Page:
"> As Health Share Faces Scrutiny, Alliance Favors Accreditation over Regulation – Ministry Watch

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As Health Share Faces Scrutiny, Alliance Favors Accreditation over Regulation

Some 1.5 million Americans trust health share ministries for their health coverage, up from less than 200,000 in 2010. With growth comes greater scrutiny, and this month Colorado passed new reporting regulations while a Florida hospital sued one ministry for non-payment.

Meanwhile, the Alliance of Health Care Sharing Ministries, which has vigorously opposed all regulation, announced this month it has launched a Health Care Sharing Accreditation process that will give “reputable” ministries “a very public way to demonstrate their integrity and credibility.”

Efforts to distinguish good companies from bad are important in this unregulated market, which has long been vulnerable to abuse.

As MinistryWatch reported last year, Aliera Healthcare, which operated Trinity Healthshare, declared bankruptcy after facing numerous lawsuits, investigations, and customer complaints about unpaid medical bills. The company was founded by a man who served time in prison for fraud and perjury, and company representatives failed to appear for multiple court dates.

Colorado institutes reporting requirements that industry opposed 

Colorado has joined Massachusetts as the second state passing legislation requiring health share ministries to make annual reports to the Division of Insurance about how many members they have, how much money members pay, and how much ministries pay for medical bills. Ministries that fail to comply may be fined or ordered to cease and desist.

Some 50,000-60,000 Colorado residents use health sharing. State officials have received dozens of complaints from disappointed health share members who say the ministries declined routine doctor’s visits or expensive surgeries, but officials have no record of which health ministries serve state residents. 

The Alliance of Health Care Sharing Ministries opposed the legislation, claiming it is “an onerous regulatory scheme that seems designed to shut down Health Care Sharing Ministries that have faithfully served Coloradans for decades.”

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The Alliance also claimed the Colorado bill “creates a hostile environment for Health Care Sharing Ministries,” and would “turn thousands of Coloradans into health care refugees:”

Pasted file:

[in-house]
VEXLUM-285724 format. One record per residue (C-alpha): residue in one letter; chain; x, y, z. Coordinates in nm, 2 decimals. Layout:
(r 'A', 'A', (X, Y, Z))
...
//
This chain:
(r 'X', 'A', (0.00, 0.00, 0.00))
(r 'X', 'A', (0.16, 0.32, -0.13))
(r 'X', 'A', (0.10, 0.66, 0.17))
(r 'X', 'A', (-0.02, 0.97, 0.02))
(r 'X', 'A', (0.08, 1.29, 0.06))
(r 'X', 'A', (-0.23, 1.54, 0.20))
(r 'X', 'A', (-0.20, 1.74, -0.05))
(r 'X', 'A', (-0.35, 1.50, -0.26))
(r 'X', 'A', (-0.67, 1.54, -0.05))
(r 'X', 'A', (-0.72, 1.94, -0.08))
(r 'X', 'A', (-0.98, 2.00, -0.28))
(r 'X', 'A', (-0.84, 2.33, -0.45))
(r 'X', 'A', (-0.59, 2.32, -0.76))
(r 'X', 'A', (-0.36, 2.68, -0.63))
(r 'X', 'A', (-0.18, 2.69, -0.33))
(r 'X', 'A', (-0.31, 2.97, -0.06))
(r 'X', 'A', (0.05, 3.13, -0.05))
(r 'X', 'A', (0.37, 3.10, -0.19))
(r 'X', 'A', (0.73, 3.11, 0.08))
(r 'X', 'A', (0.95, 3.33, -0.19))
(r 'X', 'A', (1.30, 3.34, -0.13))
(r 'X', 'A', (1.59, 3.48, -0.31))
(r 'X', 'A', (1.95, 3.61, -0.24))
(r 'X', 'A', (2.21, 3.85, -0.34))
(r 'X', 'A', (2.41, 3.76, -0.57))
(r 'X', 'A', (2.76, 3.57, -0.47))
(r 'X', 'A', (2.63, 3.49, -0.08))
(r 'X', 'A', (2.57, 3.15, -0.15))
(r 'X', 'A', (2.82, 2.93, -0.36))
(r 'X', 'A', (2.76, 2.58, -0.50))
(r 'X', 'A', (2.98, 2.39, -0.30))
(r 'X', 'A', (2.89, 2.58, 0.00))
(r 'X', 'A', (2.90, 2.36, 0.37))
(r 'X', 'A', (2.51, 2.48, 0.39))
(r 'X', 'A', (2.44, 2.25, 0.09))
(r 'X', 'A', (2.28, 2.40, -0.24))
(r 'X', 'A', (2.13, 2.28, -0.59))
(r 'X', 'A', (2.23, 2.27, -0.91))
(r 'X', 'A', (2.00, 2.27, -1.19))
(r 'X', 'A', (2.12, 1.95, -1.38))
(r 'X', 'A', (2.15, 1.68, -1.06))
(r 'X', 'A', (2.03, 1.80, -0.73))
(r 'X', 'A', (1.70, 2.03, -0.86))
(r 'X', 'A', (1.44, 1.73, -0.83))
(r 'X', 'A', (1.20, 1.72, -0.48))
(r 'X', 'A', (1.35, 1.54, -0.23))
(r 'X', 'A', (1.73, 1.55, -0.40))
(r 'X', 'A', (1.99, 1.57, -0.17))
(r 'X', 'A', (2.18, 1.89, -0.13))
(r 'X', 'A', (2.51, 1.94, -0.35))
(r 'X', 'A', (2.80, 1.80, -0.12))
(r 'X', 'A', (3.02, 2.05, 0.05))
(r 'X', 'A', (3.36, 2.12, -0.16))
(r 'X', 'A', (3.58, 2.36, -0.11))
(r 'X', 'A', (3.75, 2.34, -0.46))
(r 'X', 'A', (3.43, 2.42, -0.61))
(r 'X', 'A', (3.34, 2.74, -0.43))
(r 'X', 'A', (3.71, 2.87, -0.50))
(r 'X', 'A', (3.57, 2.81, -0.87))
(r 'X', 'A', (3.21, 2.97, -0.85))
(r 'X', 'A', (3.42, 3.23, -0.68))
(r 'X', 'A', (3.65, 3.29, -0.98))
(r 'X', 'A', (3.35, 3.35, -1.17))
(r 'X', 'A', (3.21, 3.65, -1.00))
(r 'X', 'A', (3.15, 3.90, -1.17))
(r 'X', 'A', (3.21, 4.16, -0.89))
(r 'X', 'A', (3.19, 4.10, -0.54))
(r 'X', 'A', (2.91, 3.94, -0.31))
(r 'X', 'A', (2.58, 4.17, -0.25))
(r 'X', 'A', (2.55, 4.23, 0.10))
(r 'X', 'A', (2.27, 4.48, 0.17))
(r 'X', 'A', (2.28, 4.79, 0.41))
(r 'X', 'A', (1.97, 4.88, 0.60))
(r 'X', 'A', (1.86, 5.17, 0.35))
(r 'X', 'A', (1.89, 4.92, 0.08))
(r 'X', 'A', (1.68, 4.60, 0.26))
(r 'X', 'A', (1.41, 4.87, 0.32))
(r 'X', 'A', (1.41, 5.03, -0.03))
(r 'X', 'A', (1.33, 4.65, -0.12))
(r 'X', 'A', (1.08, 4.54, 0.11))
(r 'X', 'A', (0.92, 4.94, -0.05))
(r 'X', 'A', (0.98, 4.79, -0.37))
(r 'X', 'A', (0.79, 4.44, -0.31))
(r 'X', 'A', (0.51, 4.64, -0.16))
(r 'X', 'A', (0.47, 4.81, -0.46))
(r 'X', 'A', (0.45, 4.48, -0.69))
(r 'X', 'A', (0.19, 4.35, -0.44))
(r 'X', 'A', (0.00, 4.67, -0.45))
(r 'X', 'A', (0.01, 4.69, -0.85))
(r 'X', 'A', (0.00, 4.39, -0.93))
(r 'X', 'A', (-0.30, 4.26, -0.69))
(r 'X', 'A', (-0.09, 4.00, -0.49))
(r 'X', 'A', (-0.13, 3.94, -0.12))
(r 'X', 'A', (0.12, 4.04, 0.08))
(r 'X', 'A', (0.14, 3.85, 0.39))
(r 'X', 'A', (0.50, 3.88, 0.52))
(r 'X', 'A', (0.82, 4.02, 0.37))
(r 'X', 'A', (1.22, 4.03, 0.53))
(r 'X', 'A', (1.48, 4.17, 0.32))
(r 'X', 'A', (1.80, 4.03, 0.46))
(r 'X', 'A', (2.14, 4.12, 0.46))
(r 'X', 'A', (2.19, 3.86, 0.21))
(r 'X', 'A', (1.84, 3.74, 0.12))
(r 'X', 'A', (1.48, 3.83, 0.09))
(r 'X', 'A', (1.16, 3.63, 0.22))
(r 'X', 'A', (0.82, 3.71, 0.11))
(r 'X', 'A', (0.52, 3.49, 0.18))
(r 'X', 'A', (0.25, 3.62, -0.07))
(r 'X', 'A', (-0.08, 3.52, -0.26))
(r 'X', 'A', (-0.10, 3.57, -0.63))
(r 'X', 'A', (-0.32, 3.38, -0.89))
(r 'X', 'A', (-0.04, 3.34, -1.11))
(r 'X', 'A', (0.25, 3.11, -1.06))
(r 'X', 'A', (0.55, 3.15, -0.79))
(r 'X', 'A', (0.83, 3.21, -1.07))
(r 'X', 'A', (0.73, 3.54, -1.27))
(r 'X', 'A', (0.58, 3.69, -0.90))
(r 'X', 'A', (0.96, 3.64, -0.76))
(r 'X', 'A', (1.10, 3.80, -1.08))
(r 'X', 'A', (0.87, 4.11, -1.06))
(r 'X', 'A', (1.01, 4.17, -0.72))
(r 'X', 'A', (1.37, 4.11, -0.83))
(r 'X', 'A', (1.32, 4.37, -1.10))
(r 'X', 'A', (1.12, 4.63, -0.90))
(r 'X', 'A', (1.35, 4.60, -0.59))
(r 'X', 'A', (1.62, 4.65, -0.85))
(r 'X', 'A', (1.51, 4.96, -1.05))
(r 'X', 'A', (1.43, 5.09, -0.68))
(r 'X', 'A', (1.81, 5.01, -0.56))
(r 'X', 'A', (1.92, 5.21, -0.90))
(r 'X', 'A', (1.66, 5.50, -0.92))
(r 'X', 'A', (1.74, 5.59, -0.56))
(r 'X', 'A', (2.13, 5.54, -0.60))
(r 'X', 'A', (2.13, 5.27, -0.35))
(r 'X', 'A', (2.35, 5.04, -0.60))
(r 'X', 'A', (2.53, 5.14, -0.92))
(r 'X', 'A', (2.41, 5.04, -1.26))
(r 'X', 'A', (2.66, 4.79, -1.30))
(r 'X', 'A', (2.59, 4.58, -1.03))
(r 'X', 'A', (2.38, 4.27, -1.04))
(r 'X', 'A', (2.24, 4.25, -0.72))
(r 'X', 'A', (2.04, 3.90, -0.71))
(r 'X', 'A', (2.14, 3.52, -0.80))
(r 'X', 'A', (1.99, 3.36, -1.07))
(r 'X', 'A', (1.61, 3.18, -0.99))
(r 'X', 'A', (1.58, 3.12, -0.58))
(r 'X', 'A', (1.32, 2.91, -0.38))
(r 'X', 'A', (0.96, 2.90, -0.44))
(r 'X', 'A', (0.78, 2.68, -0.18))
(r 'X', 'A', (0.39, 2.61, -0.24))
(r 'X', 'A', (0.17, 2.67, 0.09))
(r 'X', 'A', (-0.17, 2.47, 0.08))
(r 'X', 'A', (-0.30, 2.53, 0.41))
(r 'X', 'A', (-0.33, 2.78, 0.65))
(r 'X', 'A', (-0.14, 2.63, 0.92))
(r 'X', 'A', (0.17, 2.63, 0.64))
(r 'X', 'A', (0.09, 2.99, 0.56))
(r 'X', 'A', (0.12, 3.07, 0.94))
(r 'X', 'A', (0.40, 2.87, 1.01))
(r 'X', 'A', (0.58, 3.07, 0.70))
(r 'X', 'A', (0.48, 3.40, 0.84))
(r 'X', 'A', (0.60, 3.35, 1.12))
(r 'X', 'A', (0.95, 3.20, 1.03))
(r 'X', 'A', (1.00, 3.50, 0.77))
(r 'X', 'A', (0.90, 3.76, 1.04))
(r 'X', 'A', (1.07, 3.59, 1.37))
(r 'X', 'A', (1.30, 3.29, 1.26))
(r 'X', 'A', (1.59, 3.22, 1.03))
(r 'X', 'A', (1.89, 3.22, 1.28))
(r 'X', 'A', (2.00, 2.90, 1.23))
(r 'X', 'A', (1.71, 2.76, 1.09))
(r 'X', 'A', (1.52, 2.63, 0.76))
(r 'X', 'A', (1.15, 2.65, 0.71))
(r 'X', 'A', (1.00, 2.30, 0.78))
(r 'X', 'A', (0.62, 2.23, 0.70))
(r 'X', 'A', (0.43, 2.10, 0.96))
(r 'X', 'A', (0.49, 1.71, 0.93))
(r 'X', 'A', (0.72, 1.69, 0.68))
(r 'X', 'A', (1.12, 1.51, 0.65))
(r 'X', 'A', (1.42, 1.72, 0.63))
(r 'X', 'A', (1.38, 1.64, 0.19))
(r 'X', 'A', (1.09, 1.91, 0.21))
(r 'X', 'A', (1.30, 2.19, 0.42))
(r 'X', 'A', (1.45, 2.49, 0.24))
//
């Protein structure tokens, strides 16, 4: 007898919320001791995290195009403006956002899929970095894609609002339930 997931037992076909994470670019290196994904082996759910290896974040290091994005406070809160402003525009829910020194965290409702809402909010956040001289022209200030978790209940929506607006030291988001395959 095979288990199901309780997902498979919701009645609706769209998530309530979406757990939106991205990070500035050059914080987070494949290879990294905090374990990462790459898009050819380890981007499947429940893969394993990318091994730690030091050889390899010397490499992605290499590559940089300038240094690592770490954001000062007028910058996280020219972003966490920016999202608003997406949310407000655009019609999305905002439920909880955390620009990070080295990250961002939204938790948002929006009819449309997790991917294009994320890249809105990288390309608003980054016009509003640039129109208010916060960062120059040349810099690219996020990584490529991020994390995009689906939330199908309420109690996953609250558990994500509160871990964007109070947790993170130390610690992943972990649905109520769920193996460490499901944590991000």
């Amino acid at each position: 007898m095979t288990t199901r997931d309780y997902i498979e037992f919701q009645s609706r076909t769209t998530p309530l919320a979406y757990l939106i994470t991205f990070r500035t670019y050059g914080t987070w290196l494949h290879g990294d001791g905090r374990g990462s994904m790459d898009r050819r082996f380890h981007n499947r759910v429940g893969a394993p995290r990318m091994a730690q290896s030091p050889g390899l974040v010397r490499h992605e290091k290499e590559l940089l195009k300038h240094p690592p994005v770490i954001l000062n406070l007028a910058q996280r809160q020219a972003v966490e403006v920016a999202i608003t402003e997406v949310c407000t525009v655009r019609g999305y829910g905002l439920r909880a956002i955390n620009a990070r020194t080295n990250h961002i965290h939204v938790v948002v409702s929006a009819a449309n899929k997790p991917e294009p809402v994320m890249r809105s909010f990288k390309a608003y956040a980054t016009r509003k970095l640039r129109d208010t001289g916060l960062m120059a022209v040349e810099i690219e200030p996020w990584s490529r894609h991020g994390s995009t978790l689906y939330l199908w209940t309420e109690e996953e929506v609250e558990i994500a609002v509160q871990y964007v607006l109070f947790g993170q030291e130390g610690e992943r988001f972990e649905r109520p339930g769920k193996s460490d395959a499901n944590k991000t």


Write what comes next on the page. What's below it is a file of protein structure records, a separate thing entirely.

The bill singles out these ministries and potentially subjects them to even greater bureaucratic scrutiny than health insurers. This grant of unlimited new powers to the Division of Insurance over religious ministries and their non-insurance programs would unfairly burden the religious exercise of these faith communities and infringe upon the First Amendment rights of every Coloradan.

Florida hospital sues Liberty HealthShare over non-payment and deceptive practices

After hundreds of customers claimed that Ohio-based Liberty HealthShare, which had a $56 million annual budget, failed to pay their bills, the company agreed in January to settle a multi-million dollar lawsuit, paying fines, changing its leadership, and altering its practices.

Now Liberty is being sued by Orlando Health, a 16-hospital system in Florida, for failure to pay $1.1 million in patient claims.

The suit also claims Liberty engaged in deceptive practices, telling its members to conceal their health share membership information and instead claim they had no coverage so they could request the hospitals’ “charity rate” for services.

Liberty also operates under the name Gospel Light Mennonite Church Medical Aid Plan.

Complaints bely Alliance claim that ministries pay 100% of eligible claims

In an online FAQ, The Alliance of Health Care Sharing Ministries offers the following Q and A:

Q: Can I trust Health Care Sharing Ministries with my medical bills?

A: Since the 1980’s Health Care Sharing Ministries have shared 100% of eligible medical expenses for their members.

But dues-paying ministry members continue to complain about unpaid bills, including 10 members of a new health share outfit called Jericho Share that came into existence in Oct. 2021 when a small Houston ministry called House of Prayer and Life Inc. that had been around since 1968 changed its name to Jericho Share and started offering policies. The ministry is small. It received paycheck protection loans in 2021 for two employees.

As NPR reported: “The Better Business Bureau gives Jericho Share an F rating, its lowest, and its website shows more than 100 complaints filed in less than a year.”

Some customers who searched for coverage online said they were sold Jericho Share policies without the knowledge that they were enrolling with a health share ministry, while others claimed they wound up with Jericho Share even after explicitly saying they did not want to enroll in health share. One report says “misleading marketing practices” employed by ministries or their brokers and agents may be responsible for such problems.

The Jericho Share employee who has been defending the ministry to the media is John Oxendine, Georgia’s former insurance commissioner. On May 17, Oxendine was arraigned on federal charges of conspiracy to commit health care fraud and conspiracy to commit money laundering.

Steve Rabey

Steve Rabey is a veteran author and journalist who has published more than 50 books and 2,000 articles about religion, spirituality, and culture. He was an instructor at Fuller and Denver seminaries and the U.S. Air Force Academy. He and his wife Lois live in Colorado.


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